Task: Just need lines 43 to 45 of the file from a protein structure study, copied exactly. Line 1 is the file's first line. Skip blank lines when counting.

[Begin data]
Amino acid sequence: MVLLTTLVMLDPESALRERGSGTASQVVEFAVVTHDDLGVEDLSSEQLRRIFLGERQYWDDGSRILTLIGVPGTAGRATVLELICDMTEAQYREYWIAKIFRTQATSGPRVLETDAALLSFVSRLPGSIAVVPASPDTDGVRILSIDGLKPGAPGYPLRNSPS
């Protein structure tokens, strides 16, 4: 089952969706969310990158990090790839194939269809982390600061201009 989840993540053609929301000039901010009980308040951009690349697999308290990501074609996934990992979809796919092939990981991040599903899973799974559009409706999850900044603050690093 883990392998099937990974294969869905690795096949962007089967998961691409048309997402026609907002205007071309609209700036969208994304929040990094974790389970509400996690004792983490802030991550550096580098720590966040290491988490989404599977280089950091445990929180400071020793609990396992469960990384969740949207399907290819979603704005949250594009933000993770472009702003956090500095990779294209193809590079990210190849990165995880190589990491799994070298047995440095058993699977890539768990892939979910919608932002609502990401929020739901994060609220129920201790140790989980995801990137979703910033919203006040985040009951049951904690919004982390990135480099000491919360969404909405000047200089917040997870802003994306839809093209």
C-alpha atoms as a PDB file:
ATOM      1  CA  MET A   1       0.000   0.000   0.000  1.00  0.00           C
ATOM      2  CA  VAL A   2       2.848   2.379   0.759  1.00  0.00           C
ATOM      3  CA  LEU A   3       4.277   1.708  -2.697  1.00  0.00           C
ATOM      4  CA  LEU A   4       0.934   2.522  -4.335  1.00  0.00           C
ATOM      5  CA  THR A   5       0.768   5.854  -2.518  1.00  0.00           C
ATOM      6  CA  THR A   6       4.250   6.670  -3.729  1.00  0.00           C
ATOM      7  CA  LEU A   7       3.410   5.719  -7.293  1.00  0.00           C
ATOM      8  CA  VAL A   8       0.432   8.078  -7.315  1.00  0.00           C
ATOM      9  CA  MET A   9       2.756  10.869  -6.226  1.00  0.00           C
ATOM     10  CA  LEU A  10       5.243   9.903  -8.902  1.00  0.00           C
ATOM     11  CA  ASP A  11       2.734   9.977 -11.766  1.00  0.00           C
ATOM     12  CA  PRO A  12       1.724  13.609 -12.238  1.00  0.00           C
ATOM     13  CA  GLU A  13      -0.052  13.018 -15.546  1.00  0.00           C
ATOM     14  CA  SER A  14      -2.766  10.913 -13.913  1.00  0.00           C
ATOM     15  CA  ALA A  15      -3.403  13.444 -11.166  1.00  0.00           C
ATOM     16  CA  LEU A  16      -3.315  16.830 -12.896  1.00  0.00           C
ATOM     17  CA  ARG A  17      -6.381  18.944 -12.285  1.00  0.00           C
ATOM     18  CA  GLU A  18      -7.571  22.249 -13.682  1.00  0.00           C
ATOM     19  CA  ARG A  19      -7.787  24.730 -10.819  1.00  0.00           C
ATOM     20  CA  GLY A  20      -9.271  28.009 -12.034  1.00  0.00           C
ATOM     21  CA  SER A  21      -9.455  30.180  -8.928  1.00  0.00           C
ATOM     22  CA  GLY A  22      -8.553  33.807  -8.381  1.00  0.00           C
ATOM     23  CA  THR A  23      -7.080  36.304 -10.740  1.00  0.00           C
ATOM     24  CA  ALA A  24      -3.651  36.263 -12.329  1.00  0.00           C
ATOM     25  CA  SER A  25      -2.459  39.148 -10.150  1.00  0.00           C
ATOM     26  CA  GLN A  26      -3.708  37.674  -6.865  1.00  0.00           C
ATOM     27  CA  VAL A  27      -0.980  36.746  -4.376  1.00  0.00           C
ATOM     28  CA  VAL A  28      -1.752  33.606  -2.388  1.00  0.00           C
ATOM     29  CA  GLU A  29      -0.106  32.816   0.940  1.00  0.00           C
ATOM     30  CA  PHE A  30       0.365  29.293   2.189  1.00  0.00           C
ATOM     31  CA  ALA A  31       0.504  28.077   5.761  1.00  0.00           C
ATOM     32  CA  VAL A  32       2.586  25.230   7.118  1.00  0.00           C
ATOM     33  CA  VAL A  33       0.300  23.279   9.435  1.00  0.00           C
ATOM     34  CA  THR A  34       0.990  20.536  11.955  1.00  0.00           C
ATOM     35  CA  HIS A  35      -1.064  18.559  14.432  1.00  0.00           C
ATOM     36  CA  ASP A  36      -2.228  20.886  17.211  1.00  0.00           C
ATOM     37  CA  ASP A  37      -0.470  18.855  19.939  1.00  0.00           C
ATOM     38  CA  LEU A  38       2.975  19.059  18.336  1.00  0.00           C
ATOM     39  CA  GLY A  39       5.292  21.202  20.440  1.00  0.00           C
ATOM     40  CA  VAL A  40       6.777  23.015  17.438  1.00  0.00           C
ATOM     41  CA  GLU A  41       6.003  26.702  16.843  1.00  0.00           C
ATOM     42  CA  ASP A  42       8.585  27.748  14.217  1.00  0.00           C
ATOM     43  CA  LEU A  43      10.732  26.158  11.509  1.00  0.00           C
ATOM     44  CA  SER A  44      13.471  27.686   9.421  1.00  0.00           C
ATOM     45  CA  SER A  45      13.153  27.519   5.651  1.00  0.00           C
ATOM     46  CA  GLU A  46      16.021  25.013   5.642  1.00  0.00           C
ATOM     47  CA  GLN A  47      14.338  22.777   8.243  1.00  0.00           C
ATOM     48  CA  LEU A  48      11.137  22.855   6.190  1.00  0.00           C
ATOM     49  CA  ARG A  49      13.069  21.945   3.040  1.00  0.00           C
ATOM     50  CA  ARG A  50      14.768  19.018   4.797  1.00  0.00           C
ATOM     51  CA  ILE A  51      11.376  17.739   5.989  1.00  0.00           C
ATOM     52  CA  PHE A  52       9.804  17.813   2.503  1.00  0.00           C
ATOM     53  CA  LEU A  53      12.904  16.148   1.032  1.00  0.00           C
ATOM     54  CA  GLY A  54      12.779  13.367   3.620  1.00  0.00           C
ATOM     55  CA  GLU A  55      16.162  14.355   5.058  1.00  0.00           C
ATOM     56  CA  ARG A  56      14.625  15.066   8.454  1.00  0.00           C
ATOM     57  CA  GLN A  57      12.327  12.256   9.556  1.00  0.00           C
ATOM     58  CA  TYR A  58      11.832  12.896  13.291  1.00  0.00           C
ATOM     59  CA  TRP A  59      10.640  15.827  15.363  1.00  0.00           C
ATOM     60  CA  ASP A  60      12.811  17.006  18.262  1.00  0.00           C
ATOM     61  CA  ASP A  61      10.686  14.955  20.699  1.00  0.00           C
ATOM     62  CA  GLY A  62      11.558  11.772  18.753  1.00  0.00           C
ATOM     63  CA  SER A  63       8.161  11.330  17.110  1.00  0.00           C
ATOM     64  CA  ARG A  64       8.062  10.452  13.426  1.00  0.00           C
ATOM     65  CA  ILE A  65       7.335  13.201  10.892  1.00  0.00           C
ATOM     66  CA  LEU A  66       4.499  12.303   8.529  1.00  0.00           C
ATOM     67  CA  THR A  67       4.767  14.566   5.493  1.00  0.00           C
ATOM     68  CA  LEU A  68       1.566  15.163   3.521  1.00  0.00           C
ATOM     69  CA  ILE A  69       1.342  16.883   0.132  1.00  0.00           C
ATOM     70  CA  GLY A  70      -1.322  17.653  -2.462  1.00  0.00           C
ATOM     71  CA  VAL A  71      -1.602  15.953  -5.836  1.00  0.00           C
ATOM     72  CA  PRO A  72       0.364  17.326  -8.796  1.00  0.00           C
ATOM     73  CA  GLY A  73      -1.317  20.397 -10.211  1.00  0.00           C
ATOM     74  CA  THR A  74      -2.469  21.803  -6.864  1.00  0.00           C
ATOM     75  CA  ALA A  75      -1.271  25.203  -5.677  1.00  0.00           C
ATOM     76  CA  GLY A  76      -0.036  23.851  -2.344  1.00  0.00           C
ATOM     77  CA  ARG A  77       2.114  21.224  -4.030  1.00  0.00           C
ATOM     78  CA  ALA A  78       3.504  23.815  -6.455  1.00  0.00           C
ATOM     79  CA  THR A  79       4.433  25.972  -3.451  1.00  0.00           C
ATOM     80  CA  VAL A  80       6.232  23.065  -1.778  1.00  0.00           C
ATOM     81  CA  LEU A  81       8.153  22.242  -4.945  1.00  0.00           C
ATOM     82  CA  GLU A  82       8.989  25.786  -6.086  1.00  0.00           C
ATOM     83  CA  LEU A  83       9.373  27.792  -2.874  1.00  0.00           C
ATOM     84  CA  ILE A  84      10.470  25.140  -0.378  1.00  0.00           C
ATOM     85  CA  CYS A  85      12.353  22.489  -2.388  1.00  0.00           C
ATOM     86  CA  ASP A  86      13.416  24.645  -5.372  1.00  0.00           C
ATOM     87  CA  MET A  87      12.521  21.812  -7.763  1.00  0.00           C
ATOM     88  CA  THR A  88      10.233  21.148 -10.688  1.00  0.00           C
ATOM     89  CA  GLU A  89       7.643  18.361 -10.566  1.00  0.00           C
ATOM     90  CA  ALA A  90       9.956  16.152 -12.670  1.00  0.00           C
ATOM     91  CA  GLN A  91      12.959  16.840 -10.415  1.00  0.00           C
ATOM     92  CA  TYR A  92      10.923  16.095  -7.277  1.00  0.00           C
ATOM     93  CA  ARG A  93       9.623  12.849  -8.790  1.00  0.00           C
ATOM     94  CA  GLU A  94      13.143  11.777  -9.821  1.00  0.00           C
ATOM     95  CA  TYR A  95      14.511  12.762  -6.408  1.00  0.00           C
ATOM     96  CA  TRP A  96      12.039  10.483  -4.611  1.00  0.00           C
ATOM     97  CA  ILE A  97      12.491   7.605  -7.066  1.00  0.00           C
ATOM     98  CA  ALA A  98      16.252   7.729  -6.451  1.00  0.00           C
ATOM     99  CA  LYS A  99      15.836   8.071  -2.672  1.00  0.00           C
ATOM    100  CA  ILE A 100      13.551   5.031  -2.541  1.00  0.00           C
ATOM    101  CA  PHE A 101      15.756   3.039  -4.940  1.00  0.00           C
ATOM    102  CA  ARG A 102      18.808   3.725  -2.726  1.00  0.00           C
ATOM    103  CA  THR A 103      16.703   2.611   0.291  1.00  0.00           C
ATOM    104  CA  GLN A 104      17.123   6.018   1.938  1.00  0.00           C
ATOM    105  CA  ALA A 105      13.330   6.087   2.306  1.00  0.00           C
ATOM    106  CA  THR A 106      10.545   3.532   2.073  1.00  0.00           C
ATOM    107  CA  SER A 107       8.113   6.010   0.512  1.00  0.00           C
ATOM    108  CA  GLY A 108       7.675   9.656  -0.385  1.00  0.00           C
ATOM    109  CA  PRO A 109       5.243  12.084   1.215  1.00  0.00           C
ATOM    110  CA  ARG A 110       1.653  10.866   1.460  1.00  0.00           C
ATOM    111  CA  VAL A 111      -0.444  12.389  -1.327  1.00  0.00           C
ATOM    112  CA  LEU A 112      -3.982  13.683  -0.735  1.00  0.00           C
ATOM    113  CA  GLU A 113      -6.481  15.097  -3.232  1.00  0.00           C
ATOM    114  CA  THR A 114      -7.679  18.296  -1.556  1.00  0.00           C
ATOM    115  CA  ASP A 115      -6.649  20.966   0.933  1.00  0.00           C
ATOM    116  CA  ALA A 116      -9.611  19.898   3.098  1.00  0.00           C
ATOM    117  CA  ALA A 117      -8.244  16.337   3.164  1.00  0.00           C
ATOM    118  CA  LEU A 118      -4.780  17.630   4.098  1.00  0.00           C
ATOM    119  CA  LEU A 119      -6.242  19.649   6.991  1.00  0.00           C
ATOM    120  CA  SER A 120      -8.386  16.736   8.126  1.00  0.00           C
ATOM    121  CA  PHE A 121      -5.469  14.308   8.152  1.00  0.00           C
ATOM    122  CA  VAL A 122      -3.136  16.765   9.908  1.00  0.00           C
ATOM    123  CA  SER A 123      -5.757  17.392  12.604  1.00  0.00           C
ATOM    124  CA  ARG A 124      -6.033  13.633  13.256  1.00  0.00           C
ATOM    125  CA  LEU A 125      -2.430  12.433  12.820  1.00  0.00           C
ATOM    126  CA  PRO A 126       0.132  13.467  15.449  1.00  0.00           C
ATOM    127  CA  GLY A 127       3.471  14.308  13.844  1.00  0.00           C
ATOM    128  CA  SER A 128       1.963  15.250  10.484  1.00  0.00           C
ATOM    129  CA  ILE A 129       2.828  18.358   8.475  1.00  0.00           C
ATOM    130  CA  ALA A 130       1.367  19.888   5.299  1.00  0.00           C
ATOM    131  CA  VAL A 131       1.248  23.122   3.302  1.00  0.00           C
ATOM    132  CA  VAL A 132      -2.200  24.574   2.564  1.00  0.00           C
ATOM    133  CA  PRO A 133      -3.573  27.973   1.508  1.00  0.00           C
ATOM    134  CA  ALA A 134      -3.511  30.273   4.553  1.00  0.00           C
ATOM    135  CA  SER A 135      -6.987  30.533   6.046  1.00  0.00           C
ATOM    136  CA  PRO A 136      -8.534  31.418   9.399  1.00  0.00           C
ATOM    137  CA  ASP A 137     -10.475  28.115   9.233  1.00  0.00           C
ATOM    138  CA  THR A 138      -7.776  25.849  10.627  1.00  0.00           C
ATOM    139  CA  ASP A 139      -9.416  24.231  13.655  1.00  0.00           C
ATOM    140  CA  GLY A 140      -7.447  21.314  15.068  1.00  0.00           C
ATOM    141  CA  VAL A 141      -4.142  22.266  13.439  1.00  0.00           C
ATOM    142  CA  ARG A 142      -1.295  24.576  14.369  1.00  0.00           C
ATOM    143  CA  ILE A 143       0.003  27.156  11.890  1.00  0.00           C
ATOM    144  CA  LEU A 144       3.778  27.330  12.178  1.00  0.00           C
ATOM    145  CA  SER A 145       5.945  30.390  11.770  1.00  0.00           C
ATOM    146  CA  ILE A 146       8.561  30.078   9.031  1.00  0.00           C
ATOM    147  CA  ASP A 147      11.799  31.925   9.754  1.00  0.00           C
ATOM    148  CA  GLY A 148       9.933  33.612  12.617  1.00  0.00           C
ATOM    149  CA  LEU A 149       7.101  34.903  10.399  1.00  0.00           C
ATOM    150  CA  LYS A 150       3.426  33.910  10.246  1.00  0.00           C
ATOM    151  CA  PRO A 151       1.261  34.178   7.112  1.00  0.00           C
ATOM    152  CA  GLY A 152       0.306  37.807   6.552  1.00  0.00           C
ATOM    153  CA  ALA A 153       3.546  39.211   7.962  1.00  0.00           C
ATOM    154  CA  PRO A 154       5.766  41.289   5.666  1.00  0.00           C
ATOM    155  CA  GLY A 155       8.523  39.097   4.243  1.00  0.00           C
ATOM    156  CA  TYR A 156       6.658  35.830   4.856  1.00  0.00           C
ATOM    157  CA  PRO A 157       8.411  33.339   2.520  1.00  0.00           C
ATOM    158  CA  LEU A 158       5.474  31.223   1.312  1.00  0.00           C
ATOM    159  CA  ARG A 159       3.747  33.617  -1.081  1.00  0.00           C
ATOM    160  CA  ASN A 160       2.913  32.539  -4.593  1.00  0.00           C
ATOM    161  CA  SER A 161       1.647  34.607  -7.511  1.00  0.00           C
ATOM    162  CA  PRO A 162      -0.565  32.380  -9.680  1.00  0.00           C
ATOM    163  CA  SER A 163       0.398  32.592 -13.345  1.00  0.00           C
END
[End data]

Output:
ATOM     40  CA  VAL A  40       6.777  23.015  17.438  1.00  0.00           C
ATOM     41  CA  GLU A  41       6.003  26.702  16.843  1.00  0.00           C
ATOM     42  CA  ASP A  42       8.585  27.748  14.217  1.00  0.00           C